We’re still a few weeks away from Nutritional Outlook releasing our predictions for 2017’s top ingredients to watch, but there’s still plenty in 2016’s ingredient sales to marvel over. We asked market researcher SPINS to identify some of the ingredients in vitamins, dietary supplements, herbal products, and homeopathic products that experienced some of the most notable sales shifts in the past 12 months,* either for the better or for the worse.
Click through the slideshow to see some of the most surprising ingredient sales numbers from the past year!
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*All sales numbers are courtesy of SPINS and cover the 52 weeks ending October 30, 2016. Statistics are derived from a cross-channel aggregate data pull of multi-outlet, natural, and specialty-gourmet retailers of the total U.S. market, unless otherwise specified.
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Despite still being a dominant force in the protein space, whey protein, when appearing as the sole protein source in products, actually experienced a decline in percent growth over the last year. Compared to October 2015, standalone whey protein sales declined by 5.6% to reach a total dollar sum of just over $329 million in 2016.
“Whey protein, when not found in combination with another protein source such as casein, egg, or plant, has been leveling off and is now in decline this year, cross channel,” says Scott Dicker, natural products researcher for SPINS. He adds that “this may, in part, be due to evolving standards, as grassfed whey protein is showing an increase, although accounting for a much smaller market share.”
Indeed, whey protein (when used as the only protein source) carrying a grassfed claim had growth of 13.9% over the last year, rising to almost $9.7 million in 2016. Combinations of whey protein and other milk proteins also experienced 68% growth (reaching more than $68 million), and milk/whey protein combinations bearing a grassfed claim grew by 315% (reaching nearly $1.3 million).
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Anyone following ingredient trends in recent years probably won’t be surprised to see that turmeric continued to post strong growth this year, with sales climbing by 45.3% to reach $72 million. But some of the categories where turmeric is achieving stellar success may be a little less expected.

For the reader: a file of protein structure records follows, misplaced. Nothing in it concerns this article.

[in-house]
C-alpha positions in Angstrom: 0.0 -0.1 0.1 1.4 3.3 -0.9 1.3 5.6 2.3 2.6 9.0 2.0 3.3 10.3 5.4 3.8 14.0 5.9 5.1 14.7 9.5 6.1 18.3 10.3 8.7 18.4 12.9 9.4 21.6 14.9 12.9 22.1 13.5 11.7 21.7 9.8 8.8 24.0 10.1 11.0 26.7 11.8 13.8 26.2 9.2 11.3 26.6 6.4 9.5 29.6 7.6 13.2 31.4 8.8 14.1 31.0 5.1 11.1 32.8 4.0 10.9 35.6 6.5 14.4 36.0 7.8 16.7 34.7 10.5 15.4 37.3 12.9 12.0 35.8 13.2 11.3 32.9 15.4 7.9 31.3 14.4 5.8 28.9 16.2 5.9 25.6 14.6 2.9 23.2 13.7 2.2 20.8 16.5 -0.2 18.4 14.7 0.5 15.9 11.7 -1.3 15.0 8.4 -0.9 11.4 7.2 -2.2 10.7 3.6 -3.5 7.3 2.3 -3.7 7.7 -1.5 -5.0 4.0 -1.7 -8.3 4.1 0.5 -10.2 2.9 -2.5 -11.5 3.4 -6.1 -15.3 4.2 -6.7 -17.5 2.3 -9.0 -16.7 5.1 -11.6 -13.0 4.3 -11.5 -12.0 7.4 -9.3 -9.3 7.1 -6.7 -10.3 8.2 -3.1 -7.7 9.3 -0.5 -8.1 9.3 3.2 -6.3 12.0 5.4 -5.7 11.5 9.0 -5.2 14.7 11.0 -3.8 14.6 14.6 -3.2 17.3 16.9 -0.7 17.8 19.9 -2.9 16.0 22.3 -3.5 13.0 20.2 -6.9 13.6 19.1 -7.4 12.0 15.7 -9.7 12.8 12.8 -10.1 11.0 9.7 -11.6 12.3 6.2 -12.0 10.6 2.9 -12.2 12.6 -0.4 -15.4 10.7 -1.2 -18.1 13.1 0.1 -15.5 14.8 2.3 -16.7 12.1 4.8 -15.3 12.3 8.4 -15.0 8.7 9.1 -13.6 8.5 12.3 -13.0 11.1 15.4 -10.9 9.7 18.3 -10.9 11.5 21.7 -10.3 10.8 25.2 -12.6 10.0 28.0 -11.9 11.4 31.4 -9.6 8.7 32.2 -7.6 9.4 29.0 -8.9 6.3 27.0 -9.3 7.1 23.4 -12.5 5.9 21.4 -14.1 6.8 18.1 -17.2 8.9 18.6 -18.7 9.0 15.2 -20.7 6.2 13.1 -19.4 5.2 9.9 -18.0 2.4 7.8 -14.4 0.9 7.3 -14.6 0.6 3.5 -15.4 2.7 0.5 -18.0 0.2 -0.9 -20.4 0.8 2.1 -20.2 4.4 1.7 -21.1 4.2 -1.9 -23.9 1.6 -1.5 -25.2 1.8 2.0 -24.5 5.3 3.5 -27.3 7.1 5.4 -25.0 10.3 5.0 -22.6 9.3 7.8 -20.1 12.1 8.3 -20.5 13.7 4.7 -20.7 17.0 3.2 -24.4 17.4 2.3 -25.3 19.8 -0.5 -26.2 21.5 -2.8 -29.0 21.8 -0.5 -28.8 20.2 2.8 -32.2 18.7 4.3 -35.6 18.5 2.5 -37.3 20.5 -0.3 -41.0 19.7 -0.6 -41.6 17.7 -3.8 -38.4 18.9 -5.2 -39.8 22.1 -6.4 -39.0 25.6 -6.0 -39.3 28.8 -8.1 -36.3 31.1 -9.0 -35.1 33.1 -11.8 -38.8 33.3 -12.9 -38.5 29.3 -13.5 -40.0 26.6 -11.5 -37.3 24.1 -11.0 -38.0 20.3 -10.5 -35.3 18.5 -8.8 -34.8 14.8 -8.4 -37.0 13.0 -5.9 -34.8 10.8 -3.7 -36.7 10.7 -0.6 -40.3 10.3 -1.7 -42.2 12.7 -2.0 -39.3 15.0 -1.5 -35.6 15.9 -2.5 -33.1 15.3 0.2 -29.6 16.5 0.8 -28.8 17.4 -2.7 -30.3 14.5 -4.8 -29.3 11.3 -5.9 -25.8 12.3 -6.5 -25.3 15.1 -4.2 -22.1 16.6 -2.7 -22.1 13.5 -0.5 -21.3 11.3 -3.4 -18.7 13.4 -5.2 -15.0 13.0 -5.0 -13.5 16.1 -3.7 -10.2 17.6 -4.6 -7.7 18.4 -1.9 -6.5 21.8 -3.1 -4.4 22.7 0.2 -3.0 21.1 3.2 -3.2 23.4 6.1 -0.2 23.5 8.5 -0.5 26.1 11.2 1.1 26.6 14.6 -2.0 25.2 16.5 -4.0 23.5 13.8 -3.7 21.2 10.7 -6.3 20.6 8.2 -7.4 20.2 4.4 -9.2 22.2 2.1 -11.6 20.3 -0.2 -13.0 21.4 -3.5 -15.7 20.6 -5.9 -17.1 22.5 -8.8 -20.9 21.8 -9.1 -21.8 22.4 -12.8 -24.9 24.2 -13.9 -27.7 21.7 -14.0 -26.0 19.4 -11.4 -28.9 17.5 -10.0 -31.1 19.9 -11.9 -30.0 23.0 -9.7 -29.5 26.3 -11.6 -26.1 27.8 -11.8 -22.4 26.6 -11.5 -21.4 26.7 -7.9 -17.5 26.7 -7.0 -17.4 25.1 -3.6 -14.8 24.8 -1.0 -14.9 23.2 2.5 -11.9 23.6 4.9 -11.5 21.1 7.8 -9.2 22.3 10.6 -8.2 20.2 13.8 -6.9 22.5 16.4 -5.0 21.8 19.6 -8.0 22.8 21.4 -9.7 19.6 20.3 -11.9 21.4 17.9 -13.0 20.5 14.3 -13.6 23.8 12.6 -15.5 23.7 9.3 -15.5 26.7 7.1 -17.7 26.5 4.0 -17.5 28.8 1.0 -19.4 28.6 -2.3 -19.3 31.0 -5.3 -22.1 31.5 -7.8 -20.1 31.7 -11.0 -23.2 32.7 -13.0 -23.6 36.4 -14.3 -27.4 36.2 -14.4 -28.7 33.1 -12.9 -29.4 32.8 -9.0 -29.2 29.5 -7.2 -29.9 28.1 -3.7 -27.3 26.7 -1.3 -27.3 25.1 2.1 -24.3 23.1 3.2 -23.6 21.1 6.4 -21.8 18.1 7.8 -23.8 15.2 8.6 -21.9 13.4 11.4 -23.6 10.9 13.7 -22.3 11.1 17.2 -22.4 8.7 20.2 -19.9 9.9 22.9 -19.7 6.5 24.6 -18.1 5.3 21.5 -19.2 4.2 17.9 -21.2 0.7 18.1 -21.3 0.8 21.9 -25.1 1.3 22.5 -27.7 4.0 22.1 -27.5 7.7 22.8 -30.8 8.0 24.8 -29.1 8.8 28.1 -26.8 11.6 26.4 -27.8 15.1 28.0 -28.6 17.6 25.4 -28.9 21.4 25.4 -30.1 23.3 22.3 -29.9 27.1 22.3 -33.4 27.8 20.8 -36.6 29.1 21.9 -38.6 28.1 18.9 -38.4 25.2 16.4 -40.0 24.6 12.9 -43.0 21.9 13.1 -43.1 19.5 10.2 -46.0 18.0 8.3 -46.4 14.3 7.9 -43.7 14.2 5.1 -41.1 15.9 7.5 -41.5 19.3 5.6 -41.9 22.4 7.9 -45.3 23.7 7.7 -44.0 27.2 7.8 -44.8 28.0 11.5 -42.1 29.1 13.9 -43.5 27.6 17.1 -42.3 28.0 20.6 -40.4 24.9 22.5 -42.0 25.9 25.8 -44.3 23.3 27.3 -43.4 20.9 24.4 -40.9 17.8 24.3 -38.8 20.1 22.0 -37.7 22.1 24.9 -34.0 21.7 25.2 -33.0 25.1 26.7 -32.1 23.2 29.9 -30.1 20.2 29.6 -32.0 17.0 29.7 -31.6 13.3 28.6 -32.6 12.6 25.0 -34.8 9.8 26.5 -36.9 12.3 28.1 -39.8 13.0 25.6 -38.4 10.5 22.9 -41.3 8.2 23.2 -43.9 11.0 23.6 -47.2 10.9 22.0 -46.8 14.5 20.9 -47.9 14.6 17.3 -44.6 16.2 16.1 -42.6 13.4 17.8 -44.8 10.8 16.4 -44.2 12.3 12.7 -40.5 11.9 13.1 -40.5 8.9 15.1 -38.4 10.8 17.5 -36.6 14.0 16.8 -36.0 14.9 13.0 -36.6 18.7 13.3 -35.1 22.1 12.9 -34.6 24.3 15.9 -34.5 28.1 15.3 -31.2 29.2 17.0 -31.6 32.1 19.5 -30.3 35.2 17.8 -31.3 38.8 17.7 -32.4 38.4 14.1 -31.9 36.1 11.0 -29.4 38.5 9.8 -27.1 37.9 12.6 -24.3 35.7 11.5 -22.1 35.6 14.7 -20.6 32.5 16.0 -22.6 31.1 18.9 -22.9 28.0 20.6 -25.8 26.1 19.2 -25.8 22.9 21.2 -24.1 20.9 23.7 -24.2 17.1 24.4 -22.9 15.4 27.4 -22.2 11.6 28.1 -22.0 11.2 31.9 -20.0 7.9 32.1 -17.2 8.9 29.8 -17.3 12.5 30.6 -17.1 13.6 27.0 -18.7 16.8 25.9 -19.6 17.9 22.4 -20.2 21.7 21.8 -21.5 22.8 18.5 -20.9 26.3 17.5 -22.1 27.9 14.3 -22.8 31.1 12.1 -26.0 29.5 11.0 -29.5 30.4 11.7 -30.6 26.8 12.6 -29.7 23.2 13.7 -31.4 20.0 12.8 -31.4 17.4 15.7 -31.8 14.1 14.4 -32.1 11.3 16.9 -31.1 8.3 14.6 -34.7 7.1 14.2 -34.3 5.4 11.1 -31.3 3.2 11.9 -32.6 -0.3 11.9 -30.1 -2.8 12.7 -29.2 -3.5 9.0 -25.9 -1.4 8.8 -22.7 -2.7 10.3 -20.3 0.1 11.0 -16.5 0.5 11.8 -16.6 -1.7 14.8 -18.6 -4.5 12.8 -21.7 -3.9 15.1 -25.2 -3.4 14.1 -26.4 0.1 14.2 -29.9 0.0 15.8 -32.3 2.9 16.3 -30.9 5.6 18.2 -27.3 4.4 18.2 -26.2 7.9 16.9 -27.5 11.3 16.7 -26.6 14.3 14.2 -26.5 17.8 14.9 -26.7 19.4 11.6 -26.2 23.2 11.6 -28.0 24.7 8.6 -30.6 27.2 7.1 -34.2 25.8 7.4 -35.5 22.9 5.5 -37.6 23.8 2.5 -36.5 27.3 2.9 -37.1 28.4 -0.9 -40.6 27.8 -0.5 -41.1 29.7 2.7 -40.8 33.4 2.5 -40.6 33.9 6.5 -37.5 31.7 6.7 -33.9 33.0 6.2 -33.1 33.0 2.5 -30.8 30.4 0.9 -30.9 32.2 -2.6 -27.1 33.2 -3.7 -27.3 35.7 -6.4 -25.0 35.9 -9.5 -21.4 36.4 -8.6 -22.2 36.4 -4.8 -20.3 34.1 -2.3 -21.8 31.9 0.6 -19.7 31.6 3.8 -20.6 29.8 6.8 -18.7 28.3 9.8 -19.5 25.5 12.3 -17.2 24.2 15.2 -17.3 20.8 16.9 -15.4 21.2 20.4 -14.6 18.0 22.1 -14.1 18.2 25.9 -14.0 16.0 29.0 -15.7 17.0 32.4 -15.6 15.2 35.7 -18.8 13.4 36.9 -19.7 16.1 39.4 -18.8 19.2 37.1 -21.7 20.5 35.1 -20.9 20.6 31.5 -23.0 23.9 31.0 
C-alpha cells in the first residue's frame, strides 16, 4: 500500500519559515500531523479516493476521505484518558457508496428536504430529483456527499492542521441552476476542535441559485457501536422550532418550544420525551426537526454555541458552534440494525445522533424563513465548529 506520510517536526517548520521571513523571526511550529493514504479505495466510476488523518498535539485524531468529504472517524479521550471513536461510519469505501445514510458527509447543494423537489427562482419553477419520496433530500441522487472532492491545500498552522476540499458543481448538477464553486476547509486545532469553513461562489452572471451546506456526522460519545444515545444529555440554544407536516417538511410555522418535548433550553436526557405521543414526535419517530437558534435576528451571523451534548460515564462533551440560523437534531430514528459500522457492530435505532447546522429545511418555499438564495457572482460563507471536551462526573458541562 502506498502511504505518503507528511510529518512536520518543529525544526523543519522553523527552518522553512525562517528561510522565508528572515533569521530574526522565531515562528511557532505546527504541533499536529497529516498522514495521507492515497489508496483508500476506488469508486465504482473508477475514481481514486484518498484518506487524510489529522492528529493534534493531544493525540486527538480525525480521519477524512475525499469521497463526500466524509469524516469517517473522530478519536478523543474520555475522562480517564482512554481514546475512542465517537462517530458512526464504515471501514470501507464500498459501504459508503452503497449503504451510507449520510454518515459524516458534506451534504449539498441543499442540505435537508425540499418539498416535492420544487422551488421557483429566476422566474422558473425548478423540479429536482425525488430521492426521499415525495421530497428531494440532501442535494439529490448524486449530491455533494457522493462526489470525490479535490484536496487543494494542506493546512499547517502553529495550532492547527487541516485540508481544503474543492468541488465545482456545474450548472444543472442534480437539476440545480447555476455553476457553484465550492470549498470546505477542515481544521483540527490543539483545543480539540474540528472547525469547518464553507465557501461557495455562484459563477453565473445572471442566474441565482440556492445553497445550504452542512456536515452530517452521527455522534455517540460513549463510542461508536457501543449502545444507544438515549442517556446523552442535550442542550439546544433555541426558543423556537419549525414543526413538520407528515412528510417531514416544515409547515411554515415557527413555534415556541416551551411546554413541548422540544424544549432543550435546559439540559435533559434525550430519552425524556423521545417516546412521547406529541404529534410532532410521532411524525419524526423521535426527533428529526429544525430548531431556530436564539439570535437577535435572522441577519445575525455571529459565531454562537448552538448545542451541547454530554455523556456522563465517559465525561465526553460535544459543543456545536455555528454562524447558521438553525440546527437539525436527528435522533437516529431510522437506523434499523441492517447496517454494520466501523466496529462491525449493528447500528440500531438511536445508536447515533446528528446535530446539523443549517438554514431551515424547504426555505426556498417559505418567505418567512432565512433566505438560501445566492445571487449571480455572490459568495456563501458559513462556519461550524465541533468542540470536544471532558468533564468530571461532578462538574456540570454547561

For instance, teas featuring turmeric grew by 160% in the last year, with even more impressive growth seen in bagged herbal teas with turmeric (204%). Shelf-stable juices with a turmeric boost also saw sales grow by 110% year-over-year, and turmeric-enhanced beverages in the refrigerated juices/functional beverage category grew by 49%. Kim Kawa, senior nutrition researcher for SPINS, notes that kombucha beverages featuring turmeric are starting to crop up as “an innovative player to the market,” but it’s not the only high-potential area for turmeric growth.
“Some of the smaller niche segments that retailers and manufacturers should keep an eye on are refrigerated RTD tea, chocolate candy, and wellness bars,” says Kawa.
And in terms of the best health areas for turmeric, the ingredient is up across the board, with triple-digit percent growth seen in the immune-health, mood-support, and cold and flu categories.
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Although it is perhaps best known as an ingredient in products for beauty or joint health, collagen expanded to a variety of other health focuses this year. Overall, collagen grew by 39% to reach a sum total of nearly $40 million, with 27% growth seen in hair, skin, and nails (reaching $23.5 million), as well as 96.3% growth in joint health (reaching $9.1 million).